Contact:
    Miriam Baltuck
    202.358.0244 (voice)
    mbaltuck@mtpe.hq.nasa.gov

  • Geodynamics : This program element seeks to enhance science and technology related to the dynamics of the solid Earth and its interactions with the oceans and atmosphere. This program includes the development of geodetic techniques to measure deformation of the solid Earth, including Global Positioning System (GPS), Very Long Baseline Interferometry (VLBI), and Satellite Laser Ranging (SLR) technology. The strategy behind this program element is to observe, understand, and predict the dynamics and evolution of the Earth's lithosphere in order to mitigate the danger of earthquakes, to understand land subsidence, and to locate and access natural resources with time scales of hours and longer. Other objectives include observing and understanding the dynamics in the Earth's orientation and rotation as a comprehensive indicator of Earth system dynamics including paleoenvironment, oceanic and atmospheric circulation, internal core and mantle motions, and extraterrestrial forcing functions with time scales of hours and longer.
    Contact:
    Miriam Baltuck
    202.358.0244 (voice)
    mbaltuck@mtpe.hq.nasa.gov

  • Satellite Laser Ranging : The SLR Program shares the same goal as the geodynamics program, but also provides for cross-disciplinary support for satellite laser tracking of 21 NASA and international satellite missions using NASA and other assets.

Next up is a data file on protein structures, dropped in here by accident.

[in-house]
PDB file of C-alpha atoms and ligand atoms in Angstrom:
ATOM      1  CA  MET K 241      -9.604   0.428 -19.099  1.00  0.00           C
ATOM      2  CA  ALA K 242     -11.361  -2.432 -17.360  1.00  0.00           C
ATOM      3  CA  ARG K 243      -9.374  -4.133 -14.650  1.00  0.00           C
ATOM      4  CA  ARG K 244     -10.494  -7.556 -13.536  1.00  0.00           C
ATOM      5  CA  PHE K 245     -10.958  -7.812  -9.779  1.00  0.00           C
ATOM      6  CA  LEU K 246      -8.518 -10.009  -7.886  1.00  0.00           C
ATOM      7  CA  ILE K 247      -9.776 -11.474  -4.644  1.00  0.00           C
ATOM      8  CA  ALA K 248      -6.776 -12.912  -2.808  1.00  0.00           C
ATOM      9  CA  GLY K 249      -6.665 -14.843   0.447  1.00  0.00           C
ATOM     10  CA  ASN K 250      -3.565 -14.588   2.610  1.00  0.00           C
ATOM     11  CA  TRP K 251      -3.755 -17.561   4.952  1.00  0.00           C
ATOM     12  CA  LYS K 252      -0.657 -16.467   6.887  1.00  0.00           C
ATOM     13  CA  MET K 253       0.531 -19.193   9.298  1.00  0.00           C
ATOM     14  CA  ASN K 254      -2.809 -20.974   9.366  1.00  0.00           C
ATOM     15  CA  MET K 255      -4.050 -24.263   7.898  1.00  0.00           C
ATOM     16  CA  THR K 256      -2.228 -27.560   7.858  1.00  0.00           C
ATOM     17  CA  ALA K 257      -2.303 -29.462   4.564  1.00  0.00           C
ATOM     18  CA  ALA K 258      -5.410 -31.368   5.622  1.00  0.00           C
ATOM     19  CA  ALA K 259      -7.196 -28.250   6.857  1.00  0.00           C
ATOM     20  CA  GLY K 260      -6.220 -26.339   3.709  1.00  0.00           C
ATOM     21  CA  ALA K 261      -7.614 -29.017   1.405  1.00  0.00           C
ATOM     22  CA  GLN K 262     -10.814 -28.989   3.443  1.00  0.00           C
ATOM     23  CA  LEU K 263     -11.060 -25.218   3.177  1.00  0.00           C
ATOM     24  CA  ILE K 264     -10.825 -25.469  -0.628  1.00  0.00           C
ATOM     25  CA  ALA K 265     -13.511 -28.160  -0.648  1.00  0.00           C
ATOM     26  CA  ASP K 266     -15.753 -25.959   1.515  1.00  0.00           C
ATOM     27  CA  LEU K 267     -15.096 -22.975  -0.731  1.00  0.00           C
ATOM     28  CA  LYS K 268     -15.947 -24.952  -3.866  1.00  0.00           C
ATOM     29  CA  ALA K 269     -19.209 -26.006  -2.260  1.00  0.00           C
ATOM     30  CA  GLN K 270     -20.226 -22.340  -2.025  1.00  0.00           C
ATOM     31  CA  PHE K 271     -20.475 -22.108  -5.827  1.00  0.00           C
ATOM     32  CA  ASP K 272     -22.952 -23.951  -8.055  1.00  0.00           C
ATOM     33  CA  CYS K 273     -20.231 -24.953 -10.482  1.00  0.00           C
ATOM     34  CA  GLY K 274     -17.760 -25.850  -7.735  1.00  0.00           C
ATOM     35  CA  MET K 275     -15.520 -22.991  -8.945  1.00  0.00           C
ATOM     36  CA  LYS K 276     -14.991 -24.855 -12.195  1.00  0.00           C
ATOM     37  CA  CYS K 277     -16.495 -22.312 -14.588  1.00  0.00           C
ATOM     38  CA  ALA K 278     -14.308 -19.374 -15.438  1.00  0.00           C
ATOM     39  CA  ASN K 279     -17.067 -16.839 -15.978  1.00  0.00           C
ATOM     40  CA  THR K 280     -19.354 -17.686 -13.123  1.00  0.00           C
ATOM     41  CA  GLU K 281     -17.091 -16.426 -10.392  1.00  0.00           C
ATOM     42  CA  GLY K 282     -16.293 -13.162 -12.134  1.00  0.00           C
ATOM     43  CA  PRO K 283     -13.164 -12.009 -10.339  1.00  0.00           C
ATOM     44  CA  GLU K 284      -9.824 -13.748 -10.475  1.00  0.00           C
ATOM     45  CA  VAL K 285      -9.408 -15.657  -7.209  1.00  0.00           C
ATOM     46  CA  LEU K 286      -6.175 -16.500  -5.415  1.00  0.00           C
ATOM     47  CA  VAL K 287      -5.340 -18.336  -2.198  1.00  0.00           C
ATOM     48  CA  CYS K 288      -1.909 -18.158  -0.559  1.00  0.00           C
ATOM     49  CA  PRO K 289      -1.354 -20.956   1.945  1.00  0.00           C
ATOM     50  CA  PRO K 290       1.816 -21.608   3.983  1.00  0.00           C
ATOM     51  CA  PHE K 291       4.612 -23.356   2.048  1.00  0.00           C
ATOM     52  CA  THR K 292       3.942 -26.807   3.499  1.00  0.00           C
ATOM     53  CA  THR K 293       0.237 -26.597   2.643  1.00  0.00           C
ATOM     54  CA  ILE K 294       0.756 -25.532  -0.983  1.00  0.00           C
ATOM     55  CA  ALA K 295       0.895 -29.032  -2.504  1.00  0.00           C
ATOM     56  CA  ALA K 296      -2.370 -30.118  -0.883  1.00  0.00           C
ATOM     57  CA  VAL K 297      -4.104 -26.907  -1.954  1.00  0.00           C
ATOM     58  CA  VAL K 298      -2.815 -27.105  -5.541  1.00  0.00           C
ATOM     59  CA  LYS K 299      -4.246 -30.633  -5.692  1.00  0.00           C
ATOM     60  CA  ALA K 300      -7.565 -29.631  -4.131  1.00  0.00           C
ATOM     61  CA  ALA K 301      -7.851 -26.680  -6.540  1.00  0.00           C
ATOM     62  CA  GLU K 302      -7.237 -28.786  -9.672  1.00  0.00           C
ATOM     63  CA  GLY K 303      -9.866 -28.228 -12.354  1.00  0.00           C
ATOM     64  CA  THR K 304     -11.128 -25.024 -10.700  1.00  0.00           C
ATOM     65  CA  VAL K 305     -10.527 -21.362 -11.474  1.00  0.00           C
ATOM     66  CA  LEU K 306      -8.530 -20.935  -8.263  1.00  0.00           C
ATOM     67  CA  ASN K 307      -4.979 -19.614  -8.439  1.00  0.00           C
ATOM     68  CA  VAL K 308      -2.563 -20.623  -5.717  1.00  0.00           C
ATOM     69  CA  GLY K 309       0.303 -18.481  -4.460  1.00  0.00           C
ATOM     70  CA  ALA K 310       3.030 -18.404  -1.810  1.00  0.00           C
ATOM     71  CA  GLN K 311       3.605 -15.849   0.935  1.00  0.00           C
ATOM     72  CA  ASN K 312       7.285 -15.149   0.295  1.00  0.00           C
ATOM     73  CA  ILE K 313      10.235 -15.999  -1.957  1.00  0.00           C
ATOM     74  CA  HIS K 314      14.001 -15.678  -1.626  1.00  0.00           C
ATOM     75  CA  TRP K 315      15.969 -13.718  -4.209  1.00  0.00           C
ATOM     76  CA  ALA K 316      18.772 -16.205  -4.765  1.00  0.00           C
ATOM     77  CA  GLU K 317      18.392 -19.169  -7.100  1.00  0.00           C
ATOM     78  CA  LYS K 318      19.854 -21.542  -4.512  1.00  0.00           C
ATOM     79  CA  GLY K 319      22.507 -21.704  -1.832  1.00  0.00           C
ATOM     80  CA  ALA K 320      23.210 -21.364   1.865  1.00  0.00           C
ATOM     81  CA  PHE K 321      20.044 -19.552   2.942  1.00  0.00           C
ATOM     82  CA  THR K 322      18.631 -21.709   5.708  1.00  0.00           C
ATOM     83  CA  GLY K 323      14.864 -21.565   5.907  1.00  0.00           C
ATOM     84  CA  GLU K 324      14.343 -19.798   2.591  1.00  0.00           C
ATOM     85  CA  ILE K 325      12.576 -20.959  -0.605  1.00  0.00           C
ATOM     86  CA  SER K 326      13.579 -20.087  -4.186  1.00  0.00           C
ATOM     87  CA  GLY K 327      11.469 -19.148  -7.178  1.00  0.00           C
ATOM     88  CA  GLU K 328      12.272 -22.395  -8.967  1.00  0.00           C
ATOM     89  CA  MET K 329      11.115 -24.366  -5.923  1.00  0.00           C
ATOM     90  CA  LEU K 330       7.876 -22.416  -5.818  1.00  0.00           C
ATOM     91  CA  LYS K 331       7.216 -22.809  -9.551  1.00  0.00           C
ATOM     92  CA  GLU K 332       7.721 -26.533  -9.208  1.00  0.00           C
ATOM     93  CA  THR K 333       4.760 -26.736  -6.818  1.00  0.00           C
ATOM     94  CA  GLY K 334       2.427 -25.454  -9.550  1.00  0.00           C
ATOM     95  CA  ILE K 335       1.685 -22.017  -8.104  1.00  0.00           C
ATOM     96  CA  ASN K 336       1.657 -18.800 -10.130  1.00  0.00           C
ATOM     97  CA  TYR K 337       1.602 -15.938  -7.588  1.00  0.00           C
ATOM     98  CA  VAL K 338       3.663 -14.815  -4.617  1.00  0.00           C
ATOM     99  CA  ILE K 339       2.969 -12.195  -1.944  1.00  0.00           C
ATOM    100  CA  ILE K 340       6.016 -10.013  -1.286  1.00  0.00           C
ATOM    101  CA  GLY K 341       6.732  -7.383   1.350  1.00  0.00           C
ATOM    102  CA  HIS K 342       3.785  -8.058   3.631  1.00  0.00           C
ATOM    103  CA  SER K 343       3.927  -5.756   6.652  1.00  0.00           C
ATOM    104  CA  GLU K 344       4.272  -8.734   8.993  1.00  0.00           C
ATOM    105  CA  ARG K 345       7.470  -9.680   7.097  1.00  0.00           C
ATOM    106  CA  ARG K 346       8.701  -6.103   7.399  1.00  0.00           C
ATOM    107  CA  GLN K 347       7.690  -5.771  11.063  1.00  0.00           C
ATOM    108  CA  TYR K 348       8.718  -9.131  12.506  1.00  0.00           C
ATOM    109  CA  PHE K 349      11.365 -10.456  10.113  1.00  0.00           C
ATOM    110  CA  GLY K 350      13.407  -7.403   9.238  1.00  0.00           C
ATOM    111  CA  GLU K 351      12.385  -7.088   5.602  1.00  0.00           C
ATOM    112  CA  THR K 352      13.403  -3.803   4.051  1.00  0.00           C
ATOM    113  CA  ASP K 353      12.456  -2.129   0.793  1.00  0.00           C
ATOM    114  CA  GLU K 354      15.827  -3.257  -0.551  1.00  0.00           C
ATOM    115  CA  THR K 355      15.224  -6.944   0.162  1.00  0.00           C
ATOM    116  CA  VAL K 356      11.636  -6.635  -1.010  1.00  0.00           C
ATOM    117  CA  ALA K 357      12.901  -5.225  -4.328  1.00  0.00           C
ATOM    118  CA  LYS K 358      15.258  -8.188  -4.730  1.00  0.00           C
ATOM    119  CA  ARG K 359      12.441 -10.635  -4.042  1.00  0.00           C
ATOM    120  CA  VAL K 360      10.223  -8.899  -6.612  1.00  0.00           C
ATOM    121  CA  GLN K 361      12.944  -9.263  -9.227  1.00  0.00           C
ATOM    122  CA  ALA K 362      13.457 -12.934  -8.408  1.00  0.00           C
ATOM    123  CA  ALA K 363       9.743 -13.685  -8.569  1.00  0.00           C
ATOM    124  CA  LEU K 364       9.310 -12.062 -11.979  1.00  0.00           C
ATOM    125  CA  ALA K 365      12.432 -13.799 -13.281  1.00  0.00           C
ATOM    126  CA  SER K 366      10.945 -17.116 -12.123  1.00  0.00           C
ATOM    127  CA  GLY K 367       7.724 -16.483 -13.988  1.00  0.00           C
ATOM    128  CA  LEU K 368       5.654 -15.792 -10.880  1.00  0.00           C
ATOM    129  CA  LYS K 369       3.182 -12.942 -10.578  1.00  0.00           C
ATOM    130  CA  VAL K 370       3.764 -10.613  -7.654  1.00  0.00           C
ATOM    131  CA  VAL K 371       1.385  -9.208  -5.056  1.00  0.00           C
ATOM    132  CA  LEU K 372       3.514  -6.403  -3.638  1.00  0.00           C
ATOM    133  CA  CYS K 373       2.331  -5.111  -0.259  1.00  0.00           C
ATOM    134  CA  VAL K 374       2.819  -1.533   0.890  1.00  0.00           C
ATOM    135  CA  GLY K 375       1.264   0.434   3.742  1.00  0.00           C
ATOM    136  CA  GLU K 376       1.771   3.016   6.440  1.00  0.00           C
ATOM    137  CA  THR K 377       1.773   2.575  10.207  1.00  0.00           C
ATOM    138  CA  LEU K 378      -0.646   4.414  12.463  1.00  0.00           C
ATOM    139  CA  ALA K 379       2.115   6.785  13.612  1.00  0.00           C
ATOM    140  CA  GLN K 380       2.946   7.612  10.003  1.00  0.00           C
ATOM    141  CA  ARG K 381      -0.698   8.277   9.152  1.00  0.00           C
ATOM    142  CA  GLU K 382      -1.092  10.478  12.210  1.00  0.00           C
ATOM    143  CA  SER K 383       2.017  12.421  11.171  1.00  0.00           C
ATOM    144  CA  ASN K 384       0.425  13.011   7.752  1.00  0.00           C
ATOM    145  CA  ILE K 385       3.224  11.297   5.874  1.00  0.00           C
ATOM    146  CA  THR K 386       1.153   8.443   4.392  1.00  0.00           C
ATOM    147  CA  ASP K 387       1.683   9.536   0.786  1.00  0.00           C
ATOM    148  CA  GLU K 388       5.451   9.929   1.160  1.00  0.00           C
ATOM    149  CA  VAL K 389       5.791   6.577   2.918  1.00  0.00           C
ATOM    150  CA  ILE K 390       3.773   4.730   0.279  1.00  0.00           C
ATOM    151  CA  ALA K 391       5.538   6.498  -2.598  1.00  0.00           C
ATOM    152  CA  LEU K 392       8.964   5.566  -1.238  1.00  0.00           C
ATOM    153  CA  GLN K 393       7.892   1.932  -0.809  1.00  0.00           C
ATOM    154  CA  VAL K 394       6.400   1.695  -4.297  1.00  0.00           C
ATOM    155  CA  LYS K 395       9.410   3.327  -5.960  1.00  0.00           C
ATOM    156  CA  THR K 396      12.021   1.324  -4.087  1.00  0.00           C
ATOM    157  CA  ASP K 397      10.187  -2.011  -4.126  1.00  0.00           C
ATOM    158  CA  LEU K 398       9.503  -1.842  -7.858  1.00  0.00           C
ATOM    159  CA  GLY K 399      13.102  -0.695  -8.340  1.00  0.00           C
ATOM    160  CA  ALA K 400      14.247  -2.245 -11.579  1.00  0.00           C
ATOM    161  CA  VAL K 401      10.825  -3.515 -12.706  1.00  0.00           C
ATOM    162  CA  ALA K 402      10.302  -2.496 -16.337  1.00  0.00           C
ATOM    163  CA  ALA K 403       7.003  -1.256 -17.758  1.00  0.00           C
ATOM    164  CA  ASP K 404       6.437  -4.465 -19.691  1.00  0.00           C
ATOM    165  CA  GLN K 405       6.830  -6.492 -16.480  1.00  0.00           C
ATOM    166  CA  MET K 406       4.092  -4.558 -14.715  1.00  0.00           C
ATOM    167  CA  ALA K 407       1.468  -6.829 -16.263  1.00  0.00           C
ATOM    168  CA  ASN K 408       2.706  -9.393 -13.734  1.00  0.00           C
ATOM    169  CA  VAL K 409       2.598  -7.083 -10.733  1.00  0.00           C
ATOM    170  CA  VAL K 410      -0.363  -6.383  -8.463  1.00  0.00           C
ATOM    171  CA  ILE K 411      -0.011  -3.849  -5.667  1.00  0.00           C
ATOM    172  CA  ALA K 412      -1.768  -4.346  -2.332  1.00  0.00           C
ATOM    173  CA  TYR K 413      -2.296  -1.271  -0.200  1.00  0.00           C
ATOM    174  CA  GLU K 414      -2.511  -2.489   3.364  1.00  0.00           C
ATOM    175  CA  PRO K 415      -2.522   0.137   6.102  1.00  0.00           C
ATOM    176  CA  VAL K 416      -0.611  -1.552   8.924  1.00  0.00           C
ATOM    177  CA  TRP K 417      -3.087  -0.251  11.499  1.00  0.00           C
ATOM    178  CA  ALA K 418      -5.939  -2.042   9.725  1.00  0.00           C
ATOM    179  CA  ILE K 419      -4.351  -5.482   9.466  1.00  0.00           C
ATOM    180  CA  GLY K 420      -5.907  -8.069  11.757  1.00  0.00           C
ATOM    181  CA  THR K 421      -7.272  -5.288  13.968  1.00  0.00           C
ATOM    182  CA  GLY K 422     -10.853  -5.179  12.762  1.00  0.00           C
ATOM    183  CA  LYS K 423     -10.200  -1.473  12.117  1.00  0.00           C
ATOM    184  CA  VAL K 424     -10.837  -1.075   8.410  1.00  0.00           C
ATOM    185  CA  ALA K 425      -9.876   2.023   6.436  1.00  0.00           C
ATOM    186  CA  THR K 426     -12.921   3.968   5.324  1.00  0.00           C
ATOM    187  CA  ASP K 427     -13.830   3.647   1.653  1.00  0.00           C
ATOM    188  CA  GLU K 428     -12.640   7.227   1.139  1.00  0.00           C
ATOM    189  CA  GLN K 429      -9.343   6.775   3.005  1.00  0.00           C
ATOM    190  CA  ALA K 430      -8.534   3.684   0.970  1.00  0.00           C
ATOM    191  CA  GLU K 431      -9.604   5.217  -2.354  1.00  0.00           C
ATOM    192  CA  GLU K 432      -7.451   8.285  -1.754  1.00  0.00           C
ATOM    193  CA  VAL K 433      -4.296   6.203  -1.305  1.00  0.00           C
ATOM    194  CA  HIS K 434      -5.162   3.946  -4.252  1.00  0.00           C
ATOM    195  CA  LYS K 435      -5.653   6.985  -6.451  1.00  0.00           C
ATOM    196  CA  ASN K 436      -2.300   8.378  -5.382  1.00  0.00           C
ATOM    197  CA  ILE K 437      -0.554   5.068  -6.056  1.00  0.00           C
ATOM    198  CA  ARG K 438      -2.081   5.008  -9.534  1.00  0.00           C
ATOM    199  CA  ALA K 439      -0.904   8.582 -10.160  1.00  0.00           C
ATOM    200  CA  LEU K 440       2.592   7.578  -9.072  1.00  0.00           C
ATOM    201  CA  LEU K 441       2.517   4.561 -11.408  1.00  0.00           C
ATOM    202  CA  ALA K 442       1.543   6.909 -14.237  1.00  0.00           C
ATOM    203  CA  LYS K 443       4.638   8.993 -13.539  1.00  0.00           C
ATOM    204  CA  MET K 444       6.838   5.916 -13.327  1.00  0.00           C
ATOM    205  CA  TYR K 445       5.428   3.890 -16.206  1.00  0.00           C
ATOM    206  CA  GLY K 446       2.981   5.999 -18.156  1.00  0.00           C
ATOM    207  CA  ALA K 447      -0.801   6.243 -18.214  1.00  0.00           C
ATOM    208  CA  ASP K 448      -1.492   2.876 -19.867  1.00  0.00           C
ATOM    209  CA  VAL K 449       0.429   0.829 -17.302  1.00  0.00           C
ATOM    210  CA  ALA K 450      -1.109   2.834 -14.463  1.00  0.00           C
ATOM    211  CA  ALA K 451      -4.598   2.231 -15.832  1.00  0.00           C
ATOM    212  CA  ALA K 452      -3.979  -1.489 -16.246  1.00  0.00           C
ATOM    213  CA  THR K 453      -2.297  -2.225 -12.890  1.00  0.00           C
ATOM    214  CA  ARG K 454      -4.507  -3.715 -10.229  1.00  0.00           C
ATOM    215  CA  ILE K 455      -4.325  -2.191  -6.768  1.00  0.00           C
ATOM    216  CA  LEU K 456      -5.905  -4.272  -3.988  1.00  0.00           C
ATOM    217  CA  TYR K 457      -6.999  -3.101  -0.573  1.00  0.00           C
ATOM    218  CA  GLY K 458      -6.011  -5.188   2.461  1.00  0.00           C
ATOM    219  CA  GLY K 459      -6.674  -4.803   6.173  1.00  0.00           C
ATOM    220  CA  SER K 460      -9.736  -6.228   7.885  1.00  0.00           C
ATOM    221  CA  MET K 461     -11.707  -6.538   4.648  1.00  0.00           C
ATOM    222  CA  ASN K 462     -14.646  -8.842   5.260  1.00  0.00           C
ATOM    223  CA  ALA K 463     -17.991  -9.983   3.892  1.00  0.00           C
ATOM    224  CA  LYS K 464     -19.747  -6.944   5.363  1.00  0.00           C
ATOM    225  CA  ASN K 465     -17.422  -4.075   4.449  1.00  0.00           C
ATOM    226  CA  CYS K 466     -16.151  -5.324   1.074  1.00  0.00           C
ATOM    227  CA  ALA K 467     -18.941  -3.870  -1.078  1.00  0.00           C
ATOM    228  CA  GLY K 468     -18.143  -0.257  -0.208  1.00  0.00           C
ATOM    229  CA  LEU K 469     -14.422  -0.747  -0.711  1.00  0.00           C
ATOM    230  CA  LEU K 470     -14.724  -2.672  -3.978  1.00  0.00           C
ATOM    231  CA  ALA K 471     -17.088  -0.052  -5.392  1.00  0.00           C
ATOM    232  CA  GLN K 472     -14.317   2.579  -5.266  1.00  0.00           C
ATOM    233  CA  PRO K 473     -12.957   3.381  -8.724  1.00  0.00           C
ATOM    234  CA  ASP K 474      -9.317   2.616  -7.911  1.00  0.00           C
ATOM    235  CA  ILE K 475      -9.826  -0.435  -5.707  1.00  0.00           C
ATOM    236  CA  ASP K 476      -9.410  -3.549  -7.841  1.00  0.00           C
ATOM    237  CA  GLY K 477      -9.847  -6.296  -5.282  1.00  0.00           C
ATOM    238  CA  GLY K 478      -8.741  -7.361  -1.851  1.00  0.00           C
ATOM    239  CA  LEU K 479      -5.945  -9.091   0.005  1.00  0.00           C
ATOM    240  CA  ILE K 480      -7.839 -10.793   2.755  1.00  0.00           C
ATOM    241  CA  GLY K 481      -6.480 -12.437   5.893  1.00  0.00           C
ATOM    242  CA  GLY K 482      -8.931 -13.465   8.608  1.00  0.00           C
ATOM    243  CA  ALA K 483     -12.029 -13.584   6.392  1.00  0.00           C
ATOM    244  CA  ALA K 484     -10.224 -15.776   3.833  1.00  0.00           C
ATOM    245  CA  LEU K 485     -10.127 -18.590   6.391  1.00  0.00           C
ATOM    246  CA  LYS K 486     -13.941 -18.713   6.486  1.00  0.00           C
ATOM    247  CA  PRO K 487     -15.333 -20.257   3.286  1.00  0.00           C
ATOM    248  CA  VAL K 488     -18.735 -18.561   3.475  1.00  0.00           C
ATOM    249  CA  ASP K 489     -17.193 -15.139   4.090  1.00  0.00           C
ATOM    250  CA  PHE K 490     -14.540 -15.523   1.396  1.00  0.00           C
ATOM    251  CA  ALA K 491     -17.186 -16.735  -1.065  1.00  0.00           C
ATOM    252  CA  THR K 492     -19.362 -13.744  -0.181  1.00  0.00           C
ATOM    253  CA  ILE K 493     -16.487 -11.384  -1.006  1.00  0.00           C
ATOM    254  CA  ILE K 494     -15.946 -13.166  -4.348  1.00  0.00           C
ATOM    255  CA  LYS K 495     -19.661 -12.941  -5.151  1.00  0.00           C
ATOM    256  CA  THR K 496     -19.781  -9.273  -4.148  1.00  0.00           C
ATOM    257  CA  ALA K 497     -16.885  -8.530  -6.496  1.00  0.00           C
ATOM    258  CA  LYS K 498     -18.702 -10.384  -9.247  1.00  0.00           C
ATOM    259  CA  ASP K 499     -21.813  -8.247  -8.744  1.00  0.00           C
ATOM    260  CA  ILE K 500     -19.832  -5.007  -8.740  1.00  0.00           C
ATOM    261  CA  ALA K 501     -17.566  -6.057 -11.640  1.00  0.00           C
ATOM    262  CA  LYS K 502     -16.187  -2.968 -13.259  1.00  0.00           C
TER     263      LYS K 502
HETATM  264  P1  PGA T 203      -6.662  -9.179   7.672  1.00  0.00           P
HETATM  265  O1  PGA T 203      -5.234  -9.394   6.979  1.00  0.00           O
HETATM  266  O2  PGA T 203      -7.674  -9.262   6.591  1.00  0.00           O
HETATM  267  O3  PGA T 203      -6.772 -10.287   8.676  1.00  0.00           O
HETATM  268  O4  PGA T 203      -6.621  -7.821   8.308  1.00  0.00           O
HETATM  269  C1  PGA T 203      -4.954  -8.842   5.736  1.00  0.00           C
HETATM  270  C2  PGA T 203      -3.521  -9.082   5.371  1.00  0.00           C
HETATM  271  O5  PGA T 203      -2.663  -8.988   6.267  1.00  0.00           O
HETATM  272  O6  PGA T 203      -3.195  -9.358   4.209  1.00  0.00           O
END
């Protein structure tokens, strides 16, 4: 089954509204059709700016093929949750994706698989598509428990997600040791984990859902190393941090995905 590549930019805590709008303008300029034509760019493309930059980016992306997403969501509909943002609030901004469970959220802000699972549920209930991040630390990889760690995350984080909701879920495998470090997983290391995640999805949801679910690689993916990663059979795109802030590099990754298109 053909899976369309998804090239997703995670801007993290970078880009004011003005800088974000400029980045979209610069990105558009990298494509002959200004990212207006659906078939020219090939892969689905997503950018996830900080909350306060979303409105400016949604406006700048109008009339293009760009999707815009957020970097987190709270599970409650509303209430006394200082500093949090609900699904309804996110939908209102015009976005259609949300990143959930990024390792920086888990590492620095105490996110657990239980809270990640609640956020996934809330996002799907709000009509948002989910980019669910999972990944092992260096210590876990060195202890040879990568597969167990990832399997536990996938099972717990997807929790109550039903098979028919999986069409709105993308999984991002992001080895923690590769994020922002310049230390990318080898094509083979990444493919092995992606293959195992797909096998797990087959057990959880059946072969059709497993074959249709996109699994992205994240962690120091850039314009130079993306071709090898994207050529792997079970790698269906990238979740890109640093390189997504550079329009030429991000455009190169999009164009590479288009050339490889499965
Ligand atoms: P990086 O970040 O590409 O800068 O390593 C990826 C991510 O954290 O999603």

Contact:
    Miriam Baltuck
    202.358.0244 (voice)
    mbaltuck@mtpe.hq.nasa.gov

  • Polar Research : The goal here is to measure the mass balance of the Greenland and Antarctic ice sheets, and to improve the simulation of ocean/ice/atmosphere processes in climate models. The strategy behind this program element is to develop improved techniques for estimating important geophysical parameters from satellite and in situ data, to investigate key processes and their mutual interaction, and to develop models that incorporate our improved understanding.
    Contact:
    Robert Thomas
    202.358.1154 (voice)
    rthomas@mtpe.hq.nasa.gov

  • Atmospheric Effects of Aviation : The goal here is to develop a scientific basis for assessment of future subsonic and potential supersonic aviation on atmospheric ozone levels and global climate, with a focus on commercial aircraft cruise emissions. The strategy behind this program element is to promote advancements in the conceptual understanding and computational model representations of upper troposphere/lower stratosphere processes and aircraft wake and plume processes; to improve input databases for models, specifically those for operational aircraft scenarios, photolysis rates, chemical reaction rates, and source gas emissions form the Earth's surface; and to denote and quantify, where possible, uncertainties in the conceptual understanding and model representation of atmospheric processes related to aircraft impacts.